This Republic had its beginning, and grew to its present strength, under the protection of certain inalienable political rights—among them the right of free speech, free press, free worship, trial by jury, freedom from unreasonable searches and seizures. They were our rights to life and liberty.
As our Nation has grown in size and stature, however—as our industrial economy expanded—these political rights proved inadequate to assure us equality in the pursuit of happiness.
We have come to a clear realization of the fact that true individual freedom cannot exist without economic security and independence. “Necessitous men are not free men.” People who are hungry and out of a job are the stuff of which dictatorships are made.
In our day these economic truths have become accepted as self-evident. We have accepted, so to speak, a second Bill of Rights under which a new basis of security and prosperity can be established for all regardless of station, race, or creed.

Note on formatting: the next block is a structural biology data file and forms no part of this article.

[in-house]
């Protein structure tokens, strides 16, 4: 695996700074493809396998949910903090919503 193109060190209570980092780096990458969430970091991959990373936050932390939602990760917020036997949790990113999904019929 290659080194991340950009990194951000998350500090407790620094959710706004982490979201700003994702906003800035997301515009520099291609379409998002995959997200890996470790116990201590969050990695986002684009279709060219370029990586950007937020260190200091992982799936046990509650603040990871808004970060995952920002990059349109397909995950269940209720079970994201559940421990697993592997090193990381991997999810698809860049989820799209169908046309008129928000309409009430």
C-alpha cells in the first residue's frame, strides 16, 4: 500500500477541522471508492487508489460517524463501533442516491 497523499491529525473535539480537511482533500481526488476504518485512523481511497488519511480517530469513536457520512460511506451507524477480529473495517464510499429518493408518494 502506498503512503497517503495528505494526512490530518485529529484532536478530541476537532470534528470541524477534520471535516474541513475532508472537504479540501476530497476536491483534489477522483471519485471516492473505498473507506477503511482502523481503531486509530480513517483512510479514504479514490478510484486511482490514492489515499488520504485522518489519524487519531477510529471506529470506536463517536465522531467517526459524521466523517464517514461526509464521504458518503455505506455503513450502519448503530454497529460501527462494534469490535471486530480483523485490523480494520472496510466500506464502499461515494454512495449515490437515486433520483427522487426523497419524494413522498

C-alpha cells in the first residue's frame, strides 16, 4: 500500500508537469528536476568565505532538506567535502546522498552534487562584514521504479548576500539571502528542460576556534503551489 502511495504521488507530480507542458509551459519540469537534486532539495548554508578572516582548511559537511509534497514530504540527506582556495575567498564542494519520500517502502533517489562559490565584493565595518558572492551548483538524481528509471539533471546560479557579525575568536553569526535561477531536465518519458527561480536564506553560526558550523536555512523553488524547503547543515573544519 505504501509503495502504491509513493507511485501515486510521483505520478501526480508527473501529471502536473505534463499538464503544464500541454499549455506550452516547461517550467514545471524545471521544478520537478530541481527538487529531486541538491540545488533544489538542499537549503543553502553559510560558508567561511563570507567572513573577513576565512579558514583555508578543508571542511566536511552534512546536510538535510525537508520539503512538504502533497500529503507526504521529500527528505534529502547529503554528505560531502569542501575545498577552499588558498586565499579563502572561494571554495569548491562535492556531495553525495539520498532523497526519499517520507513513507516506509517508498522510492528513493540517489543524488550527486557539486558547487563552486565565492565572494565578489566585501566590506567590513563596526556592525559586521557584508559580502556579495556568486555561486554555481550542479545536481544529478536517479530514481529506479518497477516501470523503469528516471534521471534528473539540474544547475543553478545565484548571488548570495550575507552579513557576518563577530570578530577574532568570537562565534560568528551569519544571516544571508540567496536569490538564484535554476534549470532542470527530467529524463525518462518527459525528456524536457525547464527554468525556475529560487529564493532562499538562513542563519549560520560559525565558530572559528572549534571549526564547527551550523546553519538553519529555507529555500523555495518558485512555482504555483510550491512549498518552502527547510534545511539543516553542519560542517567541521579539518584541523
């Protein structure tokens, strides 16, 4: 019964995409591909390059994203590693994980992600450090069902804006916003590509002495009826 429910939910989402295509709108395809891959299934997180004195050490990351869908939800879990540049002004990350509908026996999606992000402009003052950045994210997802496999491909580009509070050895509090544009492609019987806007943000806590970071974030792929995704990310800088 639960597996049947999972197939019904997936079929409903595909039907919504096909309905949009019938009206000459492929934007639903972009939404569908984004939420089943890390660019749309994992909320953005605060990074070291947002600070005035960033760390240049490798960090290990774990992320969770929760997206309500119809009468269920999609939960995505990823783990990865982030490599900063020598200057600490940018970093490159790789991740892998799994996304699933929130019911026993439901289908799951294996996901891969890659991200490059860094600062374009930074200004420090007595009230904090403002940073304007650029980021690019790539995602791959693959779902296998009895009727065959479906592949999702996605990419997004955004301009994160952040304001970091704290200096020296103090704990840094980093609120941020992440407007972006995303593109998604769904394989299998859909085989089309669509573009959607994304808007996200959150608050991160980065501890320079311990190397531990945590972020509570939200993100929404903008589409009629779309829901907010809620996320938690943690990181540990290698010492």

Among these are:
The right to a useful and remunerative job in the industries or shops or farms or mines of the Nation;

The right to earn enough to provide adequate food and clothing and recreation;

The right of every farmer to raise and sell his products at a return which will give him and his family a decent living;

The right of every businessman, large and small, to trade in an atmosphere of freedom from unfair competition and domination by monopolies at home or abroad;

The right of every family to a decent home;

The right to adequate medical care and the opportunity to achieve and enjoy good health;

The right to adequate protection from the economic fears of old age, sickness, accident, and unemployment;